I do not have a legal background, but as anyone in this Chamber who has a legal background knows, courts rule on fine points of law but it is we in Parliament who give them the fine points to rule on or leave loopholes that allow for a fine-tuned argument to slip through.

In this context, I have trouble with the latest twist in the law that allows for a not guilty verdict if the alleged pornographic materials have some degree of public good. I have been told by people in the legal profession that, if anything, the words “public good” have a much broader concept than artistic merit.

Artistic merit could be claimed as for the public good in a piece of written material which could otherwise be simply viewed as child pornography. All it takes is a good lawyer and one could argue that there is public good in just about anything. Instead of plugging the legal loopholes of artistic merit, it can be argued that government has actually widened the loophole.

This points out a fundamental difference between our party and the governing Liberal Party. If I were to err, I would rather err on behalf of children and child protection. The government, however, is reluctant for some reason to slam the door on child pornography because it might somehow infringe upon the constitutional rights of the pornographer.

Forgive me, Madam Speaker, but I must confess that this is the very least of my worries. I would not want to go to my grave as having erred on behalf of the pornographer. When children are involved, they deserve the benefit of the doubt and the full protection of the law.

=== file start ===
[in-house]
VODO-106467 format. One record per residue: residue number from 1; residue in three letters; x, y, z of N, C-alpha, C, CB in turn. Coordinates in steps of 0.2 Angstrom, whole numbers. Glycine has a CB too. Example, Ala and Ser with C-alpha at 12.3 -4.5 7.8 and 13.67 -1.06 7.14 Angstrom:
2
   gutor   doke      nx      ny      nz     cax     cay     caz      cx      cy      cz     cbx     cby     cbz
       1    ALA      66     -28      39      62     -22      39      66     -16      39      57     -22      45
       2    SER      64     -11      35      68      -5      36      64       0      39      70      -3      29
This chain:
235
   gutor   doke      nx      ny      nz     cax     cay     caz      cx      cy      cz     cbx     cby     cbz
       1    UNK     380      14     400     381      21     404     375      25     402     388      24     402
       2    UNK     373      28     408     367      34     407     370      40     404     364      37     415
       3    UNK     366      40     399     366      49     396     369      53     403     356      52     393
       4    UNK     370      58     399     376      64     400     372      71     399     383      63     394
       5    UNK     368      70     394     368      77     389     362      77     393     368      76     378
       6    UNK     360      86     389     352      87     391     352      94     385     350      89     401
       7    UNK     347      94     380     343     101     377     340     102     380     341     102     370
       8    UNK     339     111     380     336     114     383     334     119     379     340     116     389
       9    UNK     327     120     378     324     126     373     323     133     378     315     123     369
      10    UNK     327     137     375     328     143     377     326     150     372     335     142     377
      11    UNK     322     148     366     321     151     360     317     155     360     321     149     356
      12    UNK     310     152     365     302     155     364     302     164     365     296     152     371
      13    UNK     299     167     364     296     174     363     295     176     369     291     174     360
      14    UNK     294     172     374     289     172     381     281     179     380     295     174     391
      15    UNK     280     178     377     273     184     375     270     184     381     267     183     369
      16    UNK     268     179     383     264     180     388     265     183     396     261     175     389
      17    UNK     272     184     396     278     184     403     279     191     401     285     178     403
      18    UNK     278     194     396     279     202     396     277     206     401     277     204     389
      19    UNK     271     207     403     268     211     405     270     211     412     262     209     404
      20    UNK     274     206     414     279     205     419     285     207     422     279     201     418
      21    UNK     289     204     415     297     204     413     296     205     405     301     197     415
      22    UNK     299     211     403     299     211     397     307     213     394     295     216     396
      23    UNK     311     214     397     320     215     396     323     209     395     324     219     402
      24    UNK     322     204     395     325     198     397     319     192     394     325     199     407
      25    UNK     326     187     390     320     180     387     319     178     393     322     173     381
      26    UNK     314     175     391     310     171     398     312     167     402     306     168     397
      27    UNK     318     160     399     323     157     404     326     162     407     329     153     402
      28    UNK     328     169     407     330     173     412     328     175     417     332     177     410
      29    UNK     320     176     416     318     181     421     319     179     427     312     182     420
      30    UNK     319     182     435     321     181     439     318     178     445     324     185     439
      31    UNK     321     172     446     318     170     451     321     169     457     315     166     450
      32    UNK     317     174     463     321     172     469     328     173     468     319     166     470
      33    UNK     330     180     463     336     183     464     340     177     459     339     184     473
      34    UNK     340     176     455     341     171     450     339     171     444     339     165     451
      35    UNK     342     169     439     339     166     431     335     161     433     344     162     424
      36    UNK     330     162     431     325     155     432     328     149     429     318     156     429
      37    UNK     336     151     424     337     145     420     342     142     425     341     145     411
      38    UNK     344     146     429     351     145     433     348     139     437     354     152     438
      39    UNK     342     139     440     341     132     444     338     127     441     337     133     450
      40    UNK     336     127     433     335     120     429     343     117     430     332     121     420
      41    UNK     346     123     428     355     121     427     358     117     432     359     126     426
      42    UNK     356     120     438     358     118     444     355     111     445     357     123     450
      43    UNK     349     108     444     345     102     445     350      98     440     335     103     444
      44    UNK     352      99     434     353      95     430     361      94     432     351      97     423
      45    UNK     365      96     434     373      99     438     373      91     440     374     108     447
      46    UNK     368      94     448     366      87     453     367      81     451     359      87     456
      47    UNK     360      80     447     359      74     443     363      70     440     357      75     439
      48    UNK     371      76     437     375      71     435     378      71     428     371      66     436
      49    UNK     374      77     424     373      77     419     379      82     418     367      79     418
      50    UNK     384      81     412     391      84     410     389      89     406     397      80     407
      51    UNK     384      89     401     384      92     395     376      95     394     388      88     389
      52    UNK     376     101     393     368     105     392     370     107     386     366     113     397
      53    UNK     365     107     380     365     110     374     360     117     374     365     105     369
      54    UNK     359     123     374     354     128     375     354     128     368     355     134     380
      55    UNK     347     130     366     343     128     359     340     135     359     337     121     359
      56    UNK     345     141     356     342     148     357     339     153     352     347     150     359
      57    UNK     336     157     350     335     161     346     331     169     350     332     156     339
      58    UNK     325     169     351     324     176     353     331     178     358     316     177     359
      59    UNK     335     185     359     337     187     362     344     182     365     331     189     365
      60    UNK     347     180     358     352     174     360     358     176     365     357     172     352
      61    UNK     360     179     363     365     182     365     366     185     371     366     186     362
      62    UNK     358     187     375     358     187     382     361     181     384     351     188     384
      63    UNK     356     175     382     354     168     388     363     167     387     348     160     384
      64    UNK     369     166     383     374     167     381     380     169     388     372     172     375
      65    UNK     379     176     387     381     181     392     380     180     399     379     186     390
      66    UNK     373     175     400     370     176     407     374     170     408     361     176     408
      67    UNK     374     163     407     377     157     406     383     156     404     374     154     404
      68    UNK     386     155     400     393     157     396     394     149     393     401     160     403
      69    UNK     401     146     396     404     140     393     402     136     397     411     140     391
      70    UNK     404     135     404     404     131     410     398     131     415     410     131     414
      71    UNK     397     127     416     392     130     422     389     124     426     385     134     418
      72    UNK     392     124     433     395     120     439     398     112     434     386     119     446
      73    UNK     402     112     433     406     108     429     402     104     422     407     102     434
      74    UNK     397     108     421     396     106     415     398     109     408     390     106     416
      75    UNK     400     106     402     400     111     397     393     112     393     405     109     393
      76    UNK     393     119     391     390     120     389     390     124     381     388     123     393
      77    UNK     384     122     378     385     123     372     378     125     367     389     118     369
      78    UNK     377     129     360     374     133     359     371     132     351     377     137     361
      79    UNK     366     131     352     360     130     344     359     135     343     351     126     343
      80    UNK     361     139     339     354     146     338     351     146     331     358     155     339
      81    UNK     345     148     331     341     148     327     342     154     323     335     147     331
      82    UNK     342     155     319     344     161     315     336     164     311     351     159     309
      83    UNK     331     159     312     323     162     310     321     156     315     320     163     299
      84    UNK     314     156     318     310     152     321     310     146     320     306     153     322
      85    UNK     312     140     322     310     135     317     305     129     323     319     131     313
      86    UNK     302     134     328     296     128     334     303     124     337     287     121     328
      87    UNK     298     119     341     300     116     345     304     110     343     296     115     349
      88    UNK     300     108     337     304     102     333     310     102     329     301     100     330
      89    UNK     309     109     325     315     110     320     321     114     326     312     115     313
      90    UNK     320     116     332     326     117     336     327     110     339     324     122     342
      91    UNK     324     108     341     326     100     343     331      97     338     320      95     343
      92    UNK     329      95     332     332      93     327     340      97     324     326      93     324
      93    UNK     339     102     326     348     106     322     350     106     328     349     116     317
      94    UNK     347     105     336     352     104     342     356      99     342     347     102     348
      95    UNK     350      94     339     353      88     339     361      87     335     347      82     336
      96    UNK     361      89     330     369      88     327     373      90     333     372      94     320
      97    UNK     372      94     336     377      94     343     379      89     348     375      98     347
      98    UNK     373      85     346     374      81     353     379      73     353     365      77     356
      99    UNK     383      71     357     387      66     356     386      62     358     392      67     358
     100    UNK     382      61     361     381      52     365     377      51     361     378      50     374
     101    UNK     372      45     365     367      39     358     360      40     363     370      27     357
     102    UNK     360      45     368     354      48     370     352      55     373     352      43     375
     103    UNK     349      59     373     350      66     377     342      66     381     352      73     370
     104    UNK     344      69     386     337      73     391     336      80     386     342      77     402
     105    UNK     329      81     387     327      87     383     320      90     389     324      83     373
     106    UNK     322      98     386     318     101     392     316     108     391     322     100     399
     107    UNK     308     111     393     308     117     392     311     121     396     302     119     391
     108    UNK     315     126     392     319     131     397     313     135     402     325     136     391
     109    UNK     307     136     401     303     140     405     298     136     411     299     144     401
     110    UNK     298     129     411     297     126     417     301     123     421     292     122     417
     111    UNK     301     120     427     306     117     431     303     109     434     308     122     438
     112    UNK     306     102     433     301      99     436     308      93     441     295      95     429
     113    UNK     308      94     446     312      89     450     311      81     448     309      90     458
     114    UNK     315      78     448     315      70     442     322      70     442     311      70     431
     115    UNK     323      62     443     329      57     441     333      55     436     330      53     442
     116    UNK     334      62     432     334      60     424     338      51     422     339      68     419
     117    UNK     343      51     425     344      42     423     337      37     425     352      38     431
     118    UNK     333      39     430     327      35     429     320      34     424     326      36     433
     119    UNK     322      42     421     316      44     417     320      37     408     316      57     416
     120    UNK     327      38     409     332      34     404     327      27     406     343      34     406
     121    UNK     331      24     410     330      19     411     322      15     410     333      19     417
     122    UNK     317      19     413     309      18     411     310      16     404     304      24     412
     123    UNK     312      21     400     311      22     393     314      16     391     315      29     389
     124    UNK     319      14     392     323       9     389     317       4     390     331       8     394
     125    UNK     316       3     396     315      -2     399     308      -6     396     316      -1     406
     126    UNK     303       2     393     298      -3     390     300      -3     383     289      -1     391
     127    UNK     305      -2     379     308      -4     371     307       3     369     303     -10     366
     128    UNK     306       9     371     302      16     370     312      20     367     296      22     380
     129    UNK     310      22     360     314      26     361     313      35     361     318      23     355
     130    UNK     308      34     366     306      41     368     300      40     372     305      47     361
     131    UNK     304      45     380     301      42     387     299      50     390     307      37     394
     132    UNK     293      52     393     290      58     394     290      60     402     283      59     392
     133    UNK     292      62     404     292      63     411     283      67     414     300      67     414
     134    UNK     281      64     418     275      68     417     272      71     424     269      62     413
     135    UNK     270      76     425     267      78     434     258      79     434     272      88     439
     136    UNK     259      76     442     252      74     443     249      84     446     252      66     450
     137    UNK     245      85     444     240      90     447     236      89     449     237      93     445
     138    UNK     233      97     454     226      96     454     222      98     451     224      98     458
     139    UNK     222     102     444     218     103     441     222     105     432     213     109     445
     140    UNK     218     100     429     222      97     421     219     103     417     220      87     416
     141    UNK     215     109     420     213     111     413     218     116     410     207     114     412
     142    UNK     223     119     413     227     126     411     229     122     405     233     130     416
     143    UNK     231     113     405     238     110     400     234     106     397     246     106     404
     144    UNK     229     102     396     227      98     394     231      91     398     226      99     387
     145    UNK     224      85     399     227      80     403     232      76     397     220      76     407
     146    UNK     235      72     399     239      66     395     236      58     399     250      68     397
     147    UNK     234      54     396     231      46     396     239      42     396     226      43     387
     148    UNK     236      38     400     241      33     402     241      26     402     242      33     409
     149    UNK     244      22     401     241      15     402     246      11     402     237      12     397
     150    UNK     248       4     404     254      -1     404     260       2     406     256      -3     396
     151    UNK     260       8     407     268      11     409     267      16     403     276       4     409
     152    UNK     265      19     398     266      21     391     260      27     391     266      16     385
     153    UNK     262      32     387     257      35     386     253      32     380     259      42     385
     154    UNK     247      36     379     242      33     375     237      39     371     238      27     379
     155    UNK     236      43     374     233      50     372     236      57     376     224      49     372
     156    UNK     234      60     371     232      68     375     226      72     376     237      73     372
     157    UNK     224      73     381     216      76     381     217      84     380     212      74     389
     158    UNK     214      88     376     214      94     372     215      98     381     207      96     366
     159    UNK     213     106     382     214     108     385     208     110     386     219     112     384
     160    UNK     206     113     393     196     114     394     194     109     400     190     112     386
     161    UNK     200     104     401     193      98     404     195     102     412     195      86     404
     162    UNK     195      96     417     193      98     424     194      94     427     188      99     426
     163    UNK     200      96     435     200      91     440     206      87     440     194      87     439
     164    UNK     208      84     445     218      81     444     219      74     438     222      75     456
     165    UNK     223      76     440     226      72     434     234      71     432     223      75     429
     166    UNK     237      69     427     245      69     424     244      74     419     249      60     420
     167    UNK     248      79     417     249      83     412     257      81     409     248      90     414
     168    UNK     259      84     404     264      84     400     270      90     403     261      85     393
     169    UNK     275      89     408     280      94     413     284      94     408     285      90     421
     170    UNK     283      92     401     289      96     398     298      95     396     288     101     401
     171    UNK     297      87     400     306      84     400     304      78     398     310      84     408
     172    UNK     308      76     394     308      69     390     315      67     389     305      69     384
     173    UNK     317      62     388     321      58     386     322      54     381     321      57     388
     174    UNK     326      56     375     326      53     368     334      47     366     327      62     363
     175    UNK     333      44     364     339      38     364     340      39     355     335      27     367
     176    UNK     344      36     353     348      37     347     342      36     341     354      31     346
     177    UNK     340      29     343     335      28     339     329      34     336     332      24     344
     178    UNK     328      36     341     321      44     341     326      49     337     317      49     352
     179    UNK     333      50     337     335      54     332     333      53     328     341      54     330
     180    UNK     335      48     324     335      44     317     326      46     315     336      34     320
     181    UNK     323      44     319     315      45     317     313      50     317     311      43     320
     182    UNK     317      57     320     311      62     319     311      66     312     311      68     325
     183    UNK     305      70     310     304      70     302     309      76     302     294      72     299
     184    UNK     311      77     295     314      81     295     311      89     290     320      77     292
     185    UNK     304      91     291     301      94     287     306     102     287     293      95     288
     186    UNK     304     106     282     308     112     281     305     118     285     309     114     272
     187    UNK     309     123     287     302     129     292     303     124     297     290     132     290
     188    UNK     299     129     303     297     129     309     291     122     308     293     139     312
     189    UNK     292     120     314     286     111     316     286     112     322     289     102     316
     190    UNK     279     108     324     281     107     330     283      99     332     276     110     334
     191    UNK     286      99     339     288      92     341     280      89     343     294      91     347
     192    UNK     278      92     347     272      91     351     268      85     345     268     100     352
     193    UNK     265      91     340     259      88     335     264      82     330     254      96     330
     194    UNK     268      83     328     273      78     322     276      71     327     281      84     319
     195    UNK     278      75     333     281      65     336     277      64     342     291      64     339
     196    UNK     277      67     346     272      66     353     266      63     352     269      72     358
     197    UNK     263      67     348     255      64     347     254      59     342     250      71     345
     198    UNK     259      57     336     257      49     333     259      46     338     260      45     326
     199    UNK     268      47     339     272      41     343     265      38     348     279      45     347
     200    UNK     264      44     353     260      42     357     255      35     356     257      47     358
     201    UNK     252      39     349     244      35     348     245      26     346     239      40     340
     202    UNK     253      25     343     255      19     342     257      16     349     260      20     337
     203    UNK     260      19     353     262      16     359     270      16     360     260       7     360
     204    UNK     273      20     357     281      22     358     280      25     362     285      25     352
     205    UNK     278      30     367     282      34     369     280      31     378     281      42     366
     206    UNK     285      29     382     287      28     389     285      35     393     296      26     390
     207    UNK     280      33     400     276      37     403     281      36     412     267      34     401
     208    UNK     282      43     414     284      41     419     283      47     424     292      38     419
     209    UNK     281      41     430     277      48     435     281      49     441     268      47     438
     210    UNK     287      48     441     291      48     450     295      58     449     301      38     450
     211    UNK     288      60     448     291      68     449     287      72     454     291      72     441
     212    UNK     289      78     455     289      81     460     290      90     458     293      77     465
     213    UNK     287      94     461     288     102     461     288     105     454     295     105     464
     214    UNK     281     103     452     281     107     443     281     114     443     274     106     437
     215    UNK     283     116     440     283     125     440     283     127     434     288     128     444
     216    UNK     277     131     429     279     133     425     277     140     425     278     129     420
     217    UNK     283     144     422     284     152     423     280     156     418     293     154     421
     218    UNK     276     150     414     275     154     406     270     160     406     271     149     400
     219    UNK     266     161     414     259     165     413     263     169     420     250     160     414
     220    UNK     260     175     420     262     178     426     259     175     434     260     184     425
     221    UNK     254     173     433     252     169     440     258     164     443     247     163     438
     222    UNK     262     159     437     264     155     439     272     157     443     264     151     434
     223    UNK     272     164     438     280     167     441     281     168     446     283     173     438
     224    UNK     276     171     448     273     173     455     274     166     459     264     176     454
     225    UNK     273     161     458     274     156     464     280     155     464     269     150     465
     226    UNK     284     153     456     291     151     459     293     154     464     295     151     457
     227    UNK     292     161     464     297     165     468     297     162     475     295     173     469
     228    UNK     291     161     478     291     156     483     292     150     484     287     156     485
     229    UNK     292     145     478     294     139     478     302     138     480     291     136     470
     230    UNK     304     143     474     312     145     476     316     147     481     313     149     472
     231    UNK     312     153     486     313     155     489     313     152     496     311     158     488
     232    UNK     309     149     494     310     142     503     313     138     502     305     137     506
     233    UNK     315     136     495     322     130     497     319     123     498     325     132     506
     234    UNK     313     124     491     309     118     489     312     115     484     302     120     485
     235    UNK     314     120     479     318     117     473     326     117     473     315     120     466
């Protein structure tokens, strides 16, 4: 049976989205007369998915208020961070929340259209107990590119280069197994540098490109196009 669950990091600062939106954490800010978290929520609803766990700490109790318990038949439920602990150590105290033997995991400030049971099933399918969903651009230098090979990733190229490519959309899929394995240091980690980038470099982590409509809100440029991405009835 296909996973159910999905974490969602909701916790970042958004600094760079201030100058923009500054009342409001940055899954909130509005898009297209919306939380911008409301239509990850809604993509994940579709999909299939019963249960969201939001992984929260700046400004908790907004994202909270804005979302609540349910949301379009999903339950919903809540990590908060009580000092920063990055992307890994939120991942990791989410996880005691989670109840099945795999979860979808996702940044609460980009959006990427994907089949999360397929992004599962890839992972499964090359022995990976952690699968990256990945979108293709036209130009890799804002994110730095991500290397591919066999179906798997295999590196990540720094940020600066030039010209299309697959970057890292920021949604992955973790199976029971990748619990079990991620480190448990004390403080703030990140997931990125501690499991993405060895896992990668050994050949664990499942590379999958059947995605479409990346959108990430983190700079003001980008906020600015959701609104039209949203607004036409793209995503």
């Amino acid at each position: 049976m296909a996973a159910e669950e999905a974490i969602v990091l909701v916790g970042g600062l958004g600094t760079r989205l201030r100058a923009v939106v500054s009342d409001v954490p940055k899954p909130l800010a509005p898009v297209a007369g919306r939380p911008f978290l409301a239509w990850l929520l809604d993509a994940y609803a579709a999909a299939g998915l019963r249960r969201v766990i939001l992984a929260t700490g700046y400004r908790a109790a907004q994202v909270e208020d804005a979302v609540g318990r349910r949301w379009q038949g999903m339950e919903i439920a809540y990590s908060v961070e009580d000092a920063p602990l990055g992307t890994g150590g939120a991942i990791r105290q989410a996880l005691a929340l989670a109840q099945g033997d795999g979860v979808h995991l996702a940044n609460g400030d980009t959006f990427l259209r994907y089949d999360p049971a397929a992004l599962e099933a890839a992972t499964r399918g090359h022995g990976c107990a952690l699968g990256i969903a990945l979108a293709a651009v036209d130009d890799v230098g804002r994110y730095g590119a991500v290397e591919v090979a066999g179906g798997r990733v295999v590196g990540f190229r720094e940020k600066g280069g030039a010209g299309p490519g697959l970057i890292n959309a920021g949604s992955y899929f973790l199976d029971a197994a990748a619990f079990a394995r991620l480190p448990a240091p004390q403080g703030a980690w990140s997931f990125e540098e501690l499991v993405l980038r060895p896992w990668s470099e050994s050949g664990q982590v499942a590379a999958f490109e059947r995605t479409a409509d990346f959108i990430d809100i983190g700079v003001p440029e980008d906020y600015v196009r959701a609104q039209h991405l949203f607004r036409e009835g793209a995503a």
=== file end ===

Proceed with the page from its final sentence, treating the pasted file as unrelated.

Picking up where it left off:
We need to have a sober second look at this business of public good versus artistic merit. It is not an improvement at all.

The bill would make it an offence for an adult to interfere sexually with a person under the age of 14. I feel that the age of consent is too low and that it should be raised to at least 16. Is the government not aware that recent polling has indicated that 80% of the general public favours an increase in the age of consent from 14 to 16. Most parents want to see the age of consent increase from 14 to 16 and some would argue, and rightly so, that even 16 is too low.

I am sure the government is aware that a couple of years ago provincial ministers from across Canada passed a resolution to have the age of consent raised to 16. It is beyond me why the government has not listened to the various provincial ministers who want the age of consent raised.

We do advocate criminalizing sex between adults and children under the age of consent. We also believe that the government should be in favour of raising the current age of consent from 14 to 16.

The bill would also make it an offence for someone to sexually exploit a young person between the ages of 14 and 18 under his or her care, influence or authority. That makes sense and it is something I am sure we can all agree with, but it is already against the law. Therefore I am unclear as to how a slightly different wording will improve things, but we would support it.

The bill would create a new offence for voyeurism, which is a positive step. The bill would strengthen maximum sentences for sexually exploiting children but judges would still have a lot of leeway in passing sentence. We feel that sex crimes involving children should have mandatory sentences with little or no room for flexibility. The message has to be made clear that if people sexually exploit children they can expect no mercy from the court system. This is the message that pedophiles should be receiving from the government.

However the bill fails to prohibit all sex between adults and children and so it leaves children vulnerable to exploitation by sexual predators. The bill does not increase the age of consent. It still treats 14 year old children as consenting adults as far as sexual activity is concerned.